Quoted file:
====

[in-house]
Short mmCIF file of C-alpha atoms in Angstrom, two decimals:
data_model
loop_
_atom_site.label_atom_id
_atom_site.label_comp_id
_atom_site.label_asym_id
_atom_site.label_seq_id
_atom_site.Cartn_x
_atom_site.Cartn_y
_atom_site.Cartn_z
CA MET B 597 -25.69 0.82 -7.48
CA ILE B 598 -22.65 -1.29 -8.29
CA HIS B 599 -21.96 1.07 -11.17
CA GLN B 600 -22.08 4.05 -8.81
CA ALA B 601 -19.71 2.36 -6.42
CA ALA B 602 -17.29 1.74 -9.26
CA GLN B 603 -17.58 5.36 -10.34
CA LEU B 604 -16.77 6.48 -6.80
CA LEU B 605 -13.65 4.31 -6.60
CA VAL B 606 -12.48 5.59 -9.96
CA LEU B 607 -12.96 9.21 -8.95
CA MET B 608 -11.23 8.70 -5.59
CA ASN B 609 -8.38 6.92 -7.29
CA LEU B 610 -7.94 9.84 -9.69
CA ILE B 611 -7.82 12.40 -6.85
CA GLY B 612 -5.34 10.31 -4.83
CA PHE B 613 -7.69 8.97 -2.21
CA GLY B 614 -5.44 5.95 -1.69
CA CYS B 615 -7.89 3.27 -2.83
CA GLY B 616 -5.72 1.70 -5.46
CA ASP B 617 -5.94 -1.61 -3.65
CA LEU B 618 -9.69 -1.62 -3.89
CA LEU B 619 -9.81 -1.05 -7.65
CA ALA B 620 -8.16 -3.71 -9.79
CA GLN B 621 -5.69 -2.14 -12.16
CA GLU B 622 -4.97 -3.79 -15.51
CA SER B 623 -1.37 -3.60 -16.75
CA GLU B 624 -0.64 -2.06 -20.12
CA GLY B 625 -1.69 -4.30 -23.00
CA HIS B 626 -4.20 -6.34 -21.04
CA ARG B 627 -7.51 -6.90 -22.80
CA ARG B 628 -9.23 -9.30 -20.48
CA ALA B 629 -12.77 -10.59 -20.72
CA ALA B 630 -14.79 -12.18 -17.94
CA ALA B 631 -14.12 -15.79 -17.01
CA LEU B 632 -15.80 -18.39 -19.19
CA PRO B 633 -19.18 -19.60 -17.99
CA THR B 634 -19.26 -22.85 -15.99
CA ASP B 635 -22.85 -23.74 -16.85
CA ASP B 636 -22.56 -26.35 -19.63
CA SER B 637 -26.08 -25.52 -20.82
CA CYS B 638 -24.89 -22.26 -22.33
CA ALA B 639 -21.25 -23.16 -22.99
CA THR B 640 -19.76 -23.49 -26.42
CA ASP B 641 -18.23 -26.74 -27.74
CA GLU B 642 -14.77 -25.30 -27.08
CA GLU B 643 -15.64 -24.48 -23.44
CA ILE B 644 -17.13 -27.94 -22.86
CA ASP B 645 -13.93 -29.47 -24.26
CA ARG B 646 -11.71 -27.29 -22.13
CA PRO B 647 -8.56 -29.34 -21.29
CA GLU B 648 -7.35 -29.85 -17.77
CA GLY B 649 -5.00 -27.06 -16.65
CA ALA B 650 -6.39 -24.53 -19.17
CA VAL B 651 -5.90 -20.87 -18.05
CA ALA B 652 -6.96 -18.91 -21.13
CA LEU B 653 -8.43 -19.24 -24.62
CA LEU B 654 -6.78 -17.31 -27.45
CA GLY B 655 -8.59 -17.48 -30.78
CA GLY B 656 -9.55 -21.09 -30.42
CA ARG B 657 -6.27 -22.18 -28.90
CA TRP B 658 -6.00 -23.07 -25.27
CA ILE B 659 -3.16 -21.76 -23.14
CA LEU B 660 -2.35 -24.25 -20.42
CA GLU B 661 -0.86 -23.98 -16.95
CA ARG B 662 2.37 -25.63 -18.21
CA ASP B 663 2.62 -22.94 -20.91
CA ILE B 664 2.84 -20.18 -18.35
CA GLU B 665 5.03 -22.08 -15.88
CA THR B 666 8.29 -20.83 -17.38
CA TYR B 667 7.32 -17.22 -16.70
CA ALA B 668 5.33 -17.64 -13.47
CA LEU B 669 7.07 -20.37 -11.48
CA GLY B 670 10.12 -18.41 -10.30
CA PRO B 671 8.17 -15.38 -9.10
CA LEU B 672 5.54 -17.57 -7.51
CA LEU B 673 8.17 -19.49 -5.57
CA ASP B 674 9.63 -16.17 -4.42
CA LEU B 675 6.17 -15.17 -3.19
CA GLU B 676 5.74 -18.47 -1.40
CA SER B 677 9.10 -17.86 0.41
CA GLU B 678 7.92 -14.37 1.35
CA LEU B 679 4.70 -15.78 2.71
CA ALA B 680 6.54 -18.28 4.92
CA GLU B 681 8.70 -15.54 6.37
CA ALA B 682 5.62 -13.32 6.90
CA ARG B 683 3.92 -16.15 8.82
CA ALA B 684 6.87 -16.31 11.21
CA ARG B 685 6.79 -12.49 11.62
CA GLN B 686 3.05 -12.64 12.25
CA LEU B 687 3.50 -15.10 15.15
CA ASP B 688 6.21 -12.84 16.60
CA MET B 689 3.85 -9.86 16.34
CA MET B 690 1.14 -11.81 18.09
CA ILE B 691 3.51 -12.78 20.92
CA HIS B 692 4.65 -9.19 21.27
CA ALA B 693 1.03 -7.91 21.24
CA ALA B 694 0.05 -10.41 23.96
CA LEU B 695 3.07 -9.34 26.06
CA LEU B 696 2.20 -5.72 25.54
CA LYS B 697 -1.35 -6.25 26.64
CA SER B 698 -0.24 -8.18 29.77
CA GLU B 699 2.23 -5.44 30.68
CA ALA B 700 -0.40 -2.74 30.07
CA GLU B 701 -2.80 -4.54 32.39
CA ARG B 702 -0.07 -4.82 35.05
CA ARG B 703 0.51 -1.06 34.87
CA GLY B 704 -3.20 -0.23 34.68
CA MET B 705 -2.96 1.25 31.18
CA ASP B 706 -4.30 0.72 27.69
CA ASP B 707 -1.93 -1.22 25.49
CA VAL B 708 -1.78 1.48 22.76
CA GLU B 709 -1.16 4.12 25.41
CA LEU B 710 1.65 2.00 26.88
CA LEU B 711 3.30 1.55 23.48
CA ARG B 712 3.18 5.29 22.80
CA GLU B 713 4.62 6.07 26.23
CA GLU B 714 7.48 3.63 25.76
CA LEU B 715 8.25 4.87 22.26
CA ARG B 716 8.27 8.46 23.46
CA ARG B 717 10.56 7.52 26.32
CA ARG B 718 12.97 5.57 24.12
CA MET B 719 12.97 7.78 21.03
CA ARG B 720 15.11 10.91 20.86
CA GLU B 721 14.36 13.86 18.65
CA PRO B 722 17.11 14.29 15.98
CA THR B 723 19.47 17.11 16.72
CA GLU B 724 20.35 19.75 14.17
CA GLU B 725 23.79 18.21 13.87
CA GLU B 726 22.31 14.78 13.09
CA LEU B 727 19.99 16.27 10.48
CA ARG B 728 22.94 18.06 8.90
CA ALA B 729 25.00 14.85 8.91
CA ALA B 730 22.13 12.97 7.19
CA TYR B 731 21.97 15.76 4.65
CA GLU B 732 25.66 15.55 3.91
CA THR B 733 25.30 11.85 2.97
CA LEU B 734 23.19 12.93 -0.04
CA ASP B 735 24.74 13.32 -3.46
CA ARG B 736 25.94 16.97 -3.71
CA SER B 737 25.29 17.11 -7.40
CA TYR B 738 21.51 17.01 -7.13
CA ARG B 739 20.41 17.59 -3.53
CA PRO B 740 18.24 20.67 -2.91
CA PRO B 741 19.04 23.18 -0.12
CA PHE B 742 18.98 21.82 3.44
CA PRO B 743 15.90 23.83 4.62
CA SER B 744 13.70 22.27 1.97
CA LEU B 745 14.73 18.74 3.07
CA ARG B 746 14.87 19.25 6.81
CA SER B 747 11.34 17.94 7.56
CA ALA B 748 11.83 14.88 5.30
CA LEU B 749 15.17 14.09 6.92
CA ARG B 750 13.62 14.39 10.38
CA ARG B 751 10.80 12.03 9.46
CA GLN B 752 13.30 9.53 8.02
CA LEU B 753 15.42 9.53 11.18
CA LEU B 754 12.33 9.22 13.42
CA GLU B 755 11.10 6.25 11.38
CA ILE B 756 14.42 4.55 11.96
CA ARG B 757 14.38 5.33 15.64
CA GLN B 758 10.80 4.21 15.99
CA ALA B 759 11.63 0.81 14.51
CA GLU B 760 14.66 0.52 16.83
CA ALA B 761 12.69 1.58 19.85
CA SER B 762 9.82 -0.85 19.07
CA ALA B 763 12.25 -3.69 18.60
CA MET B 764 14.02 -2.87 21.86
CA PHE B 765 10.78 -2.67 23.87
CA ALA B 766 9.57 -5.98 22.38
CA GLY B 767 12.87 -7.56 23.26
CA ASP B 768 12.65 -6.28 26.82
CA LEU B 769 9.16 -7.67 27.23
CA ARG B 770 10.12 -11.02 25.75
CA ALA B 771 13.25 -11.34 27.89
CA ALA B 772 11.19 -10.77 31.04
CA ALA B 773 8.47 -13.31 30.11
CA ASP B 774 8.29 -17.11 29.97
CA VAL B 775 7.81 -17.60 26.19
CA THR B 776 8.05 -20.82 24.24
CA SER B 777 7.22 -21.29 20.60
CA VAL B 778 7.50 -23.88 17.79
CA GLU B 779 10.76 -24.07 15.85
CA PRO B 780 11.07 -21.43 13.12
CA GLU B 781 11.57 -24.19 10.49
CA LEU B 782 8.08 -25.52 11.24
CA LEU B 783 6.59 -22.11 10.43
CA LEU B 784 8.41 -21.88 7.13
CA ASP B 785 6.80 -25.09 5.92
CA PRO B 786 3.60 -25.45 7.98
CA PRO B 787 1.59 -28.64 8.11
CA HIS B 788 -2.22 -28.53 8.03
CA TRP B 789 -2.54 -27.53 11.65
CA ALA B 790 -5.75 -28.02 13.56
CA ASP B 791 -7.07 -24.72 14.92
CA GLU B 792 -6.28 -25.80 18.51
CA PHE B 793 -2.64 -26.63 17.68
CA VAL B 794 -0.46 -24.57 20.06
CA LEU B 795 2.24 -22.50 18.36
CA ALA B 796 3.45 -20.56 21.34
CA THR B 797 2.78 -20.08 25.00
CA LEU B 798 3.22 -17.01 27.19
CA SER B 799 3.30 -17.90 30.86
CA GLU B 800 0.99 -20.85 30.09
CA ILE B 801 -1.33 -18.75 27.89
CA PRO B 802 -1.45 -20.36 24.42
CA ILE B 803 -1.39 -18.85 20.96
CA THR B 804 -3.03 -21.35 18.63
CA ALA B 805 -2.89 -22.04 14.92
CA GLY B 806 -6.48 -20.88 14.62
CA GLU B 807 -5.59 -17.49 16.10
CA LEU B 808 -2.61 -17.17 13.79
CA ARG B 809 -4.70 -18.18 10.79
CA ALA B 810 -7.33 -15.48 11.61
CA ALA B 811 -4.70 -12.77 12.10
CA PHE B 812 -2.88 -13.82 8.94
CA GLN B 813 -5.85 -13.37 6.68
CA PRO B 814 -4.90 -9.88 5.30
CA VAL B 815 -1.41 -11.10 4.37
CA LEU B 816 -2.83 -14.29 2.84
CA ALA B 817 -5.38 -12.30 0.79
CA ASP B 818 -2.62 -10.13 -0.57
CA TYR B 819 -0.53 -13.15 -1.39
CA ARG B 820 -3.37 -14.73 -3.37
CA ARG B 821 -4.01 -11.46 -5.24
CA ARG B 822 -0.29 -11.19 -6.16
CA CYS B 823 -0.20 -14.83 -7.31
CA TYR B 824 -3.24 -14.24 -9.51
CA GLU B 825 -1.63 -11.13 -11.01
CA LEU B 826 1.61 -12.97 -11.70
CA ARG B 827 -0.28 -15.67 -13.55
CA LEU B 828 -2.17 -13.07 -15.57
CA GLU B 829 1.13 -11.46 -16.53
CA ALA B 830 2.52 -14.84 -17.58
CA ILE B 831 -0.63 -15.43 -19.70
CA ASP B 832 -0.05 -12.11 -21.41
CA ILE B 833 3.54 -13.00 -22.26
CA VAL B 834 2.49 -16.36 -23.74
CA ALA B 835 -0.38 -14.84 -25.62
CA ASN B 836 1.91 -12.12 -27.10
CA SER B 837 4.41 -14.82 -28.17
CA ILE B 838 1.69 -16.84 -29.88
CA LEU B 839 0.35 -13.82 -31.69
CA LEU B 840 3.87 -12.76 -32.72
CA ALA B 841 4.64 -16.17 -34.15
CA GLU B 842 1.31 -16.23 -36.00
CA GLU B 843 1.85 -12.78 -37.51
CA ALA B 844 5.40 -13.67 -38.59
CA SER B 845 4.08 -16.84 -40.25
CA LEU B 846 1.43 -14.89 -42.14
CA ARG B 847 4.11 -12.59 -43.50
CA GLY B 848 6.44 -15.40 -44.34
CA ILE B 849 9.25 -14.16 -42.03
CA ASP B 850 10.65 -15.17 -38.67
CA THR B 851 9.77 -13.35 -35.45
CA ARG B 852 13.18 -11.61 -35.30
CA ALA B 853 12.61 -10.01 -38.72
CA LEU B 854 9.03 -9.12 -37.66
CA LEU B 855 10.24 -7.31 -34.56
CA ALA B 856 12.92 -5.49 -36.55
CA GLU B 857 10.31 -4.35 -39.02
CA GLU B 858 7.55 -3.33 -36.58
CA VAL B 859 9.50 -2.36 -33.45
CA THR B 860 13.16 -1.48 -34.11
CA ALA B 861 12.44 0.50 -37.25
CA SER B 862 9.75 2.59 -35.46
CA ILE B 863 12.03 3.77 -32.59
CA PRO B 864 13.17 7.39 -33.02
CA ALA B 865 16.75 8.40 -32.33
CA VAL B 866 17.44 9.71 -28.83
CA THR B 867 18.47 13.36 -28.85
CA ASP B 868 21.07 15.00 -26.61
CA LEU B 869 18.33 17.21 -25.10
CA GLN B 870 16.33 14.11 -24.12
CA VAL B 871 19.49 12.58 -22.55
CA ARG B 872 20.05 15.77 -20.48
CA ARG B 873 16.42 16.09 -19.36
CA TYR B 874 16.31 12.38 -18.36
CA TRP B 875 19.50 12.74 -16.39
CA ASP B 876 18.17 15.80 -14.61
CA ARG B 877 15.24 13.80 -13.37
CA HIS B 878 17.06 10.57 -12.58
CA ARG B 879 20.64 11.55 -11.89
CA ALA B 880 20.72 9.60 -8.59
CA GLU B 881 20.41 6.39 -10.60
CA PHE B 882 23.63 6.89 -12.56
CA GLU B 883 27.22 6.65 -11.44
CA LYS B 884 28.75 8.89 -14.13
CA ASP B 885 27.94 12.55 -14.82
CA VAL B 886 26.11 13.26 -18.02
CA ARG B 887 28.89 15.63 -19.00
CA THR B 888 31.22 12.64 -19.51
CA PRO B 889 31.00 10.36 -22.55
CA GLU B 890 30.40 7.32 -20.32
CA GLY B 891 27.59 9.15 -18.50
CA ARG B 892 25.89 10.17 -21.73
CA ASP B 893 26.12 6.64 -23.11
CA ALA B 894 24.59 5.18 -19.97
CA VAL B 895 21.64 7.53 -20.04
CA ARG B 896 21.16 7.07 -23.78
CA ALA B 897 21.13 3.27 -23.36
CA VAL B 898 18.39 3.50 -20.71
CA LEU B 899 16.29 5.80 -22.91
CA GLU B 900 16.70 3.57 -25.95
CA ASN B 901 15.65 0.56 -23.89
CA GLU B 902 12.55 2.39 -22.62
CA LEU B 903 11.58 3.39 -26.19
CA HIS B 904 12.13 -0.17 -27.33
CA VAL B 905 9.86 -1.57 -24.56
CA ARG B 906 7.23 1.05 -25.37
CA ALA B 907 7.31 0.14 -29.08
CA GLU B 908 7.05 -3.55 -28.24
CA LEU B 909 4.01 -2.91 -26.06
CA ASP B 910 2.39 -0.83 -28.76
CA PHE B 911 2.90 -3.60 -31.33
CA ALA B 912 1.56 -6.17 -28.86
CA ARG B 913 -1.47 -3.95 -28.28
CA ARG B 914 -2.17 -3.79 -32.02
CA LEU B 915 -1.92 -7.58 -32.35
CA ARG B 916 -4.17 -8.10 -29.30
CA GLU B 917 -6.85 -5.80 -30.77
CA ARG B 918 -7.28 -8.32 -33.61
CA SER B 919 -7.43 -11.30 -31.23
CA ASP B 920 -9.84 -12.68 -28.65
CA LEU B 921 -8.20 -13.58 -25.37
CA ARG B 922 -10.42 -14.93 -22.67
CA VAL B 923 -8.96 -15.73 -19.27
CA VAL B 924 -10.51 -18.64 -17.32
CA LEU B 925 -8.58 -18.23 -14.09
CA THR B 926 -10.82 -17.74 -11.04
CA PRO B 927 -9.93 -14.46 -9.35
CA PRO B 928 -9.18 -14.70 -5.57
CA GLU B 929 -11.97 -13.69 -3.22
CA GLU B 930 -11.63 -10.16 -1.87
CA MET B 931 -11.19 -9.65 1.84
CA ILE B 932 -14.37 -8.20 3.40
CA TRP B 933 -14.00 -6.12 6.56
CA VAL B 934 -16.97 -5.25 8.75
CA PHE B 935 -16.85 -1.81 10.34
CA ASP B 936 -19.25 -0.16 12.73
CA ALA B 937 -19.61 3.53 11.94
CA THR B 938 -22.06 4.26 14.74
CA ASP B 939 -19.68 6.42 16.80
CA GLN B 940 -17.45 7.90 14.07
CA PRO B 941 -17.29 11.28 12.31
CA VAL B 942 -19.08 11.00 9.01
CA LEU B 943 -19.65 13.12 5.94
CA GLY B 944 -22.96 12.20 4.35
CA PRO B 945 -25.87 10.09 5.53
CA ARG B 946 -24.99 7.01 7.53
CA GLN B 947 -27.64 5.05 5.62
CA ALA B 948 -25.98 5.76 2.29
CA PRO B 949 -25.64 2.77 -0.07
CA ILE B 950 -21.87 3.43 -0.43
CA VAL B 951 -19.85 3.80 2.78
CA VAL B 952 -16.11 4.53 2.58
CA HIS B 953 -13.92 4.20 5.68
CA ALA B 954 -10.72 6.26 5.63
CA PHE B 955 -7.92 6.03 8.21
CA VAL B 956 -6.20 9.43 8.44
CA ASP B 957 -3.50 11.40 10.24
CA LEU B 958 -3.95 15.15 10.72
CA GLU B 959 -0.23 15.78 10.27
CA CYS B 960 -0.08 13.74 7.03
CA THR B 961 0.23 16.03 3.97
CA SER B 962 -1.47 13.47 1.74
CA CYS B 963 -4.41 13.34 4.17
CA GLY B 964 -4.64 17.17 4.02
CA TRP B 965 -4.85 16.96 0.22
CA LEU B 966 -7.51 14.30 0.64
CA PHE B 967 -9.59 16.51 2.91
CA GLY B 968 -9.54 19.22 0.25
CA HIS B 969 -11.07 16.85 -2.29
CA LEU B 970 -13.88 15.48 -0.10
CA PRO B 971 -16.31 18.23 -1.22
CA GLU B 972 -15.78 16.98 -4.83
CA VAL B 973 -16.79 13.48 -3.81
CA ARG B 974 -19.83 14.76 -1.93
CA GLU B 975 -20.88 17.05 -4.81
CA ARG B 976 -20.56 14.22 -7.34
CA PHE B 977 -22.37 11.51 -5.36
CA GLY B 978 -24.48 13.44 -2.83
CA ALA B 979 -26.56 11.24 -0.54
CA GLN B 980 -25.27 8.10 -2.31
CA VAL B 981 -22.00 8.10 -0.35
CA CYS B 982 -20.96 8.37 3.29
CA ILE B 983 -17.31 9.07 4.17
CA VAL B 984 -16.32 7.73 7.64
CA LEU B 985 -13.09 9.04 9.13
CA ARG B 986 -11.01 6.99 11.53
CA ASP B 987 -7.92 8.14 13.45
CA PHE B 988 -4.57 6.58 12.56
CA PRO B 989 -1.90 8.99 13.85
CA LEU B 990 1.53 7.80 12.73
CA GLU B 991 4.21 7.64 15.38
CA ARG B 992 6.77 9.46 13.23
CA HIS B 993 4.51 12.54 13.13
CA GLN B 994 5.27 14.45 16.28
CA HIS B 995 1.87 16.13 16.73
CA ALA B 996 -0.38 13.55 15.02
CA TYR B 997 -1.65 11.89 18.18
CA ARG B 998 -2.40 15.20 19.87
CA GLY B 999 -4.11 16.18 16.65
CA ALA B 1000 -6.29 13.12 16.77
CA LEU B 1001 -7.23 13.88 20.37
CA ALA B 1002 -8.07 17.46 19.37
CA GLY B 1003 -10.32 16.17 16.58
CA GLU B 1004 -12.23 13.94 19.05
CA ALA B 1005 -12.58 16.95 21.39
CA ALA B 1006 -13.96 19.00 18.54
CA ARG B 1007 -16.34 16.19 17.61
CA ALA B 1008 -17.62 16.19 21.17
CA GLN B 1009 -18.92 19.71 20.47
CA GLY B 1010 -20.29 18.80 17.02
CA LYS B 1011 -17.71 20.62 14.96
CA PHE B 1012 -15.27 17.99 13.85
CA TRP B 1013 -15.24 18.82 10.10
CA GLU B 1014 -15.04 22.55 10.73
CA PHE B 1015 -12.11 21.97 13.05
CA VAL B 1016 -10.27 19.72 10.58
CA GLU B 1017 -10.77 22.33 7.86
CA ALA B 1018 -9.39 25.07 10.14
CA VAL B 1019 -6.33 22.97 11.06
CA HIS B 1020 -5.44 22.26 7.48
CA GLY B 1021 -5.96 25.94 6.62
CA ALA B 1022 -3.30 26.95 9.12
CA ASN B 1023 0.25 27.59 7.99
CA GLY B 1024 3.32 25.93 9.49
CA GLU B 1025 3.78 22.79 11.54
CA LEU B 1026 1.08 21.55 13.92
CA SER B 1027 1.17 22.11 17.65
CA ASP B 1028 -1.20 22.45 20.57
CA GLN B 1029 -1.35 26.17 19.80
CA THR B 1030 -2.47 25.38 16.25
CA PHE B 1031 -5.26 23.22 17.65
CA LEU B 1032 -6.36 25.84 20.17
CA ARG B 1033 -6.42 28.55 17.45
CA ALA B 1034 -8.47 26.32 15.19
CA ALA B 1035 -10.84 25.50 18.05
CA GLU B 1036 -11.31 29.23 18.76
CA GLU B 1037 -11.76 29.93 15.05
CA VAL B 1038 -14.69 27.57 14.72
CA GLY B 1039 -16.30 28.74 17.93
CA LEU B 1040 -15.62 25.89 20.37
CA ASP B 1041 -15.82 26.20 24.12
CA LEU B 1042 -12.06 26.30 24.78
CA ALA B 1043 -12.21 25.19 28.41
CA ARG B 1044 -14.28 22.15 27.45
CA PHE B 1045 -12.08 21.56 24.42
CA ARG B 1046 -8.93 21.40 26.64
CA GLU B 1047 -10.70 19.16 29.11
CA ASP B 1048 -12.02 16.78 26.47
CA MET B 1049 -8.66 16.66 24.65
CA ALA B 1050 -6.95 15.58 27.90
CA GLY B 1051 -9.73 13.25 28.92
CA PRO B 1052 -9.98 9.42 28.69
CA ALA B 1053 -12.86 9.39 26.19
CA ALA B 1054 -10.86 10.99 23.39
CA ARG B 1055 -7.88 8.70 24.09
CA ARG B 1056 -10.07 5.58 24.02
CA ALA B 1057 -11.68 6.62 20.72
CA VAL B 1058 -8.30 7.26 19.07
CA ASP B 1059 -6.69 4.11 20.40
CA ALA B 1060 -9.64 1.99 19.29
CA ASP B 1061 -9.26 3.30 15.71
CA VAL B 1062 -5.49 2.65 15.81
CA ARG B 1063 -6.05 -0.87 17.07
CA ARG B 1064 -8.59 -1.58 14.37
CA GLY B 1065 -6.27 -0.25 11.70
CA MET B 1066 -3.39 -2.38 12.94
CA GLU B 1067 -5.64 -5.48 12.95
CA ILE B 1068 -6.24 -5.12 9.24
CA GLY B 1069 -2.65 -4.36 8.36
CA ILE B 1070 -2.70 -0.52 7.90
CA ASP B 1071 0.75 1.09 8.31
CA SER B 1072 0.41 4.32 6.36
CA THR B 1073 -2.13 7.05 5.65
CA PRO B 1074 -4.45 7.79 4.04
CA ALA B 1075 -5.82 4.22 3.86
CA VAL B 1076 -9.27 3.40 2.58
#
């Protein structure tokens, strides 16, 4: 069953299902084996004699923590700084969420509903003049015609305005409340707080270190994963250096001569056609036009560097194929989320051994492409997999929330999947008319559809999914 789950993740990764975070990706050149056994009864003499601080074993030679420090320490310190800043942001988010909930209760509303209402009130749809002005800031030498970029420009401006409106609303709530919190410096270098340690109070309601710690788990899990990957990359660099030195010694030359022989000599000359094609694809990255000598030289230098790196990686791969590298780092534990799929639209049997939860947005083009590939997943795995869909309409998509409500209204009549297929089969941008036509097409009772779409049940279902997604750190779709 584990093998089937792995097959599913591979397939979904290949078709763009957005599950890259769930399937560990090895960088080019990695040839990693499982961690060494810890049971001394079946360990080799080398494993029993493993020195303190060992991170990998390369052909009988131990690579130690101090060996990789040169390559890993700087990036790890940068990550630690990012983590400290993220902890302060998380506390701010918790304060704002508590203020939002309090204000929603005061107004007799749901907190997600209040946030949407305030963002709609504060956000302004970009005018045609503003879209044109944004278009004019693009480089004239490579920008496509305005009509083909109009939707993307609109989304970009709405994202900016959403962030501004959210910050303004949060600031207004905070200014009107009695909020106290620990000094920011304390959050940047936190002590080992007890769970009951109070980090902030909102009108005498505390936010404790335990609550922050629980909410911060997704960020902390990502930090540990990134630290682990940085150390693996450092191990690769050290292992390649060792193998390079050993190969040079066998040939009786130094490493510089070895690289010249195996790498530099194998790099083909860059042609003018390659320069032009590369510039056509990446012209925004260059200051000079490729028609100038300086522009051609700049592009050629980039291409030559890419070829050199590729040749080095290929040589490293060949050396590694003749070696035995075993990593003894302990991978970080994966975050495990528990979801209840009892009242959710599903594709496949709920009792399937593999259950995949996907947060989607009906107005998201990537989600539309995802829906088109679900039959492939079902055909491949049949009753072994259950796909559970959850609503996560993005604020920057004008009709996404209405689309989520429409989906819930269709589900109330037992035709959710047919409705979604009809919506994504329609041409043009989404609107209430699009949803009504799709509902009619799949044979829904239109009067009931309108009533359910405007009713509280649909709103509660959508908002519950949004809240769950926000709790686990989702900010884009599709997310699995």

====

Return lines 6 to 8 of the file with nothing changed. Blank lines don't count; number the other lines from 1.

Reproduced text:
_atom_site.label_comp_id
_atom_site.label_asym_id
_atom_site.label_seq_id